Last Updated: 11/30/2023

Office politics exist in some form in many organizations across the state of Iowa. Politics in the workplace allow individuals atop the office hierarchy to use this power for personal and professional gain by coercing others to bend to their will in exchange for a connection to power.

In some instances though, if workers at a lower place within the hierarchy attempt to remove themselves from this political structure, focusing on their work instead of professional gain, the person in power may resort to more aggressive forms of force to assert their dominance, which may even include violence. And if the violence occurs while at work, injured parties have the right to receive workers’ compensation benefits to help them recover.

Can I get compensation of Violence in the Workplace?

Unfortunately, sometimes patients, clients and even coworkers are violent in the workplace and other employees can be injured.  If you are injured by the violence of a customer or client then your injuries should be covered under workers' compensation, unless the injuries occurred because of a personal problem you had with someone.  For example, if you have a personal issue with someone from outside of work and that person comes into where you work and assault you, then this may not be a covered work injury.

The other situation is when there is an altercation between you and another employee at work.  The same basic standards apply.  If you are an innocent bystander who did not have a personal problem with the other employee who assaulted you then generally this is covered under workers' compensation.  However, if you voluntarily engage in fighting at work this is generally not going to be considered work related. 

The injured worker has the burden to prove that their injuries arose out of an in the course of employment.  An injured worker is not allowed to recover from injuries that were caused by their own instigation or aggressive participation in fighting or even horseplay.  It is the burden of the injured worker to prove that there was no personal problem with the person who was violent to them.  If the injuries occurred because of a personal problem with another person, then it is the injured workers' burden to prove that they did not deviate from their employment. 

Workers’ Compensation Laws in Iowa

Like in every other state, employees in Iowa are covered under workers’ compensation laws that ensure they will receive compensation in the event of an injury or illness occurring while at work or while performing work-related duties. Section 85 of the Iowa Code provides specifically that workers can be compensated for “personal injury arising out of and in the course of the employment,” meaning that a worker doesn’t necessarily need to be injured in the office to receive compensation, but instead must only perform work-related activities.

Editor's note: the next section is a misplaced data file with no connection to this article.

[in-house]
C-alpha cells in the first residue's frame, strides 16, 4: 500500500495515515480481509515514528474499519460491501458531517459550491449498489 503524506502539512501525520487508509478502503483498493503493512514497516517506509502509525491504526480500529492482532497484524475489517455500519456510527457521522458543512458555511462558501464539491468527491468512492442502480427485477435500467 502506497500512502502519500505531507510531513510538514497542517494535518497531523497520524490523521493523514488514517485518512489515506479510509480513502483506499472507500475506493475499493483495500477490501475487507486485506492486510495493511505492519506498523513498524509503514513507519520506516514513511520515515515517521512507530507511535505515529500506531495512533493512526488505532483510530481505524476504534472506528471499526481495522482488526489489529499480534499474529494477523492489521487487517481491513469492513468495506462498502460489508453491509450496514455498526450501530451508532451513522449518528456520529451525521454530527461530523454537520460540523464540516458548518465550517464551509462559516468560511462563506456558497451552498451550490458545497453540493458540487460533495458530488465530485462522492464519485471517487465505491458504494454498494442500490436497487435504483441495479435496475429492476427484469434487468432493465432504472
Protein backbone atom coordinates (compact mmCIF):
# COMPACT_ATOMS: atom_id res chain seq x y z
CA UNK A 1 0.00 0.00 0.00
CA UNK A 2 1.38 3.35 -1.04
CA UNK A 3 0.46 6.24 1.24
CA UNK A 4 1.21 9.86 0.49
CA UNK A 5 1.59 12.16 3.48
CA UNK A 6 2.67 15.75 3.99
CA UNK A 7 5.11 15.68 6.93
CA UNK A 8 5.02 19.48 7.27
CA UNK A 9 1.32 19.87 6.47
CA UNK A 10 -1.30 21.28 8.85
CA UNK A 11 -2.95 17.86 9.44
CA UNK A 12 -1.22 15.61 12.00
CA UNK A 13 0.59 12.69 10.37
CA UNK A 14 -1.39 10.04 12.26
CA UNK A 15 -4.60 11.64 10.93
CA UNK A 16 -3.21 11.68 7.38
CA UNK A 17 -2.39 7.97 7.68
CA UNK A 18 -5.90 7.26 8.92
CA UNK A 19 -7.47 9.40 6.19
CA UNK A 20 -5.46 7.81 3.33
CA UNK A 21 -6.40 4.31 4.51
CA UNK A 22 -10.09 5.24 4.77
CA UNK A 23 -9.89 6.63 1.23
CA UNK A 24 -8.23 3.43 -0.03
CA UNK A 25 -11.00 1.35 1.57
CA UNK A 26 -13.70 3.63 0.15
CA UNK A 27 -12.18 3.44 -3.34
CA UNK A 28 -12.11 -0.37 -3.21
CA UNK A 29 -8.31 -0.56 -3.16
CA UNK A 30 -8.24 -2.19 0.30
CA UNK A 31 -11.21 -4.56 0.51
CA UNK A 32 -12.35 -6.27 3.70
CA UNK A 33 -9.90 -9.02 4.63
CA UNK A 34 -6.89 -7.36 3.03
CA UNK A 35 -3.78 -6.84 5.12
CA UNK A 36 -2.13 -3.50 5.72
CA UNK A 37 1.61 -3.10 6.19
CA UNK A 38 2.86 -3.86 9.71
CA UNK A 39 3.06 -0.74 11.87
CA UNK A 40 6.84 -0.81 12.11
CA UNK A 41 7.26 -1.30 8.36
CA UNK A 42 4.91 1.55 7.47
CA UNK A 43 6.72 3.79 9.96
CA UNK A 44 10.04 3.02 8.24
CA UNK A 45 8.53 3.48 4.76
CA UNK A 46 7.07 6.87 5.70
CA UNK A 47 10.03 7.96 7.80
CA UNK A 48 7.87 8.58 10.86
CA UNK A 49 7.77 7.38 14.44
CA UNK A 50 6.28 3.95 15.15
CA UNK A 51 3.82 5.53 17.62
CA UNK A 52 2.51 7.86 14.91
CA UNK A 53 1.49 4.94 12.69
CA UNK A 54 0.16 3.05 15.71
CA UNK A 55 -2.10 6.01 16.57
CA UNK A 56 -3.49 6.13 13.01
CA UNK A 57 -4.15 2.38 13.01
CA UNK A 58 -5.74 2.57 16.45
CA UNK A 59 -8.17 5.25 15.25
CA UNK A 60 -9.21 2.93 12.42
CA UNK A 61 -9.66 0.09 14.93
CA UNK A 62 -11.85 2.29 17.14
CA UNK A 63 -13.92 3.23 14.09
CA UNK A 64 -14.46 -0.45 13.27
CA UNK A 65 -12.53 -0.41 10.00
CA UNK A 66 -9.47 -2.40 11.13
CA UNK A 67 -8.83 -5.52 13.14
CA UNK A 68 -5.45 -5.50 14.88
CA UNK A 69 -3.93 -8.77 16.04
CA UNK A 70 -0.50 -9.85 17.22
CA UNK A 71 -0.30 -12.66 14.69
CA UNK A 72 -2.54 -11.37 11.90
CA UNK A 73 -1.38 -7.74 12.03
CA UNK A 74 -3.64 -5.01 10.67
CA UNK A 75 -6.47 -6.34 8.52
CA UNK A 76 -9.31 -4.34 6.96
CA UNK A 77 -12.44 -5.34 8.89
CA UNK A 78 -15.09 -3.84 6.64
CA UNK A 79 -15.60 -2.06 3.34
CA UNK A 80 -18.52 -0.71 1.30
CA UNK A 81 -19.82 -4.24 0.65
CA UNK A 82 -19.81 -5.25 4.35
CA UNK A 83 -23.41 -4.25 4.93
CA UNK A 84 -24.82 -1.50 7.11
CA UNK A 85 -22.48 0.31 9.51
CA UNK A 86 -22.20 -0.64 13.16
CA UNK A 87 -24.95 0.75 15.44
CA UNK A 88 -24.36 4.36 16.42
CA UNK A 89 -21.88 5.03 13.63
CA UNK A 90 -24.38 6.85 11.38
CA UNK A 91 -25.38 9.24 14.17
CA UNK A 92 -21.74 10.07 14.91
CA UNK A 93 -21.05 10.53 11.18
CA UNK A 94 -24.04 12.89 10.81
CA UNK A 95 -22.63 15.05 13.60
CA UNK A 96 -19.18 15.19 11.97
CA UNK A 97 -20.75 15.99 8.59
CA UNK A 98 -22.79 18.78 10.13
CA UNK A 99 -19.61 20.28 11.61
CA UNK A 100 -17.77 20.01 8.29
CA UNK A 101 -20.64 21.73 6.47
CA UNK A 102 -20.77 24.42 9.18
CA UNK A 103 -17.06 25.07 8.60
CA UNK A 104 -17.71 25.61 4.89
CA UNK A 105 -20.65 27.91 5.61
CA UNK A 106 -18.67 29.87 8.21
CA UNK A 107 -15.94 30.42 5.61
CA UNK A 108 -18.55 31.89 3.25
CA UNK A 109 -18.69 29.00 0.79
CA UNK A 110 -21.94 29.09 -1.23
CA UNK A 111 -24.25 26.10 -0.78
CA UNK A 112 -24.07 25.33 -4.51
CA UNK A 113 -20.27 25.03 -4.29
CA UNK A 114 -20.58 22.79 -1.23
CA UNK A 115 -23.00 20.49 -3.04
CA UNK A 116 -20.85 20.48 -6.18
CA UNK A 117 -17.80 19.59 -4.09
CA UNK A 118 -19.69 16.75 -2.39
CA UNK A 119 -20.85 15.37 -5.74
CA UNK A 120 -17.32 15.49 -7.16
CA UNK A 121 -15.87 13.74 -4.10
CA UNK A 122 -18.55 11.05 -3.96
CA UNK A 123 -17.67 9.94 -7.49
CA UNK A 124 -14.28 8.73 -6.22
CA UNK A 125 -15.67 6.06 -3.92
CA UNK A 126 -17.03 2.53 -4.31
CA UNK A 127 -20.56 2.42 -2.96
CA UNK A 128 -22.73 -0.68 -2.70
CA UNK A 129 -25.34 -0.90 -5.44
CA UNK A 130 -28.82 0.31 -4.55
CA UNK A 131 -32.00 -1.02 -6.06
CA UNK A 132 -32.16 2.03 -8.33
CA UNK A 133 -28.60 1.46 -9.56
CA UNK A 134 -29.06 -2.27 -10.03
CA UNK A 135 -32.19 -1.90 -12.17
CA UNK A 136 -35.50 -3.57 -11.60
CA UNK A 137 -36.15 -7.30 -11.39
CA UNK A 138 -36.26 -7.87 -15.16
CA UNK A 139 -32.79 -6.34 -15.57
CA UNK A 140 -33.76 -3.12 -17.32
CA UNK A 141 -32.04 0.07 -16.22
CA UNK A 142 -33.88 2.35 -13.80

Subsection 27 of the same code also provides that the employer has the responsibility of covering the costs of necessary treatments, whether they involve medical, surgical, dental, chiropractic or other similar services. Additionally, if a worker has become partially or totally disabled due to the violent action, whether for a duration of time or permanently, he or she  can also receive added benefits as a result.

Determining Responsibility for the Injuries

Any employees who are subject to violence at the workplace maintain the right to attempt to secure damages for their injuries. Before they can, however, according to the Iowa Workforce website, they must file a report of injury with the workers’ compensation commissioner and must agree to release medical information that documents the injury. It is also necessary for claimants to demonstrate that the injury was caused by a violent attack at the workplace and not due to an altercation between parties. If a fight or other type of altercation led to the injury of one party, then they may not be deemed eligible to recover.

With this, the injured employee will need to demonstrate that the attack occurred while at work or while performing work-related duties. An employee who was hurt by a supervisor or coworker off the job likely still can recover damages in a civil suit but not in the form of workers’ compensation benefits.

Contact a Workplace Violence Attorney in Iowa

Everyone should feel safe while they are at their place of work. Unfortunately, though, some people may resort to violence in order to shape the politics in the office.

If you have received injuries in a violent attack at the workplace, it is important that you speak with an experienced workers’ compensation attorney. The lawyers at Walker, Billingsley & Bair can help you determine liability and subsequently file a claim against the responsible parties. Call us today at (641) 792-3595.

Corey Walker
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With over 28 years legal experience, Corey has been recognized for his work as an injury attorney.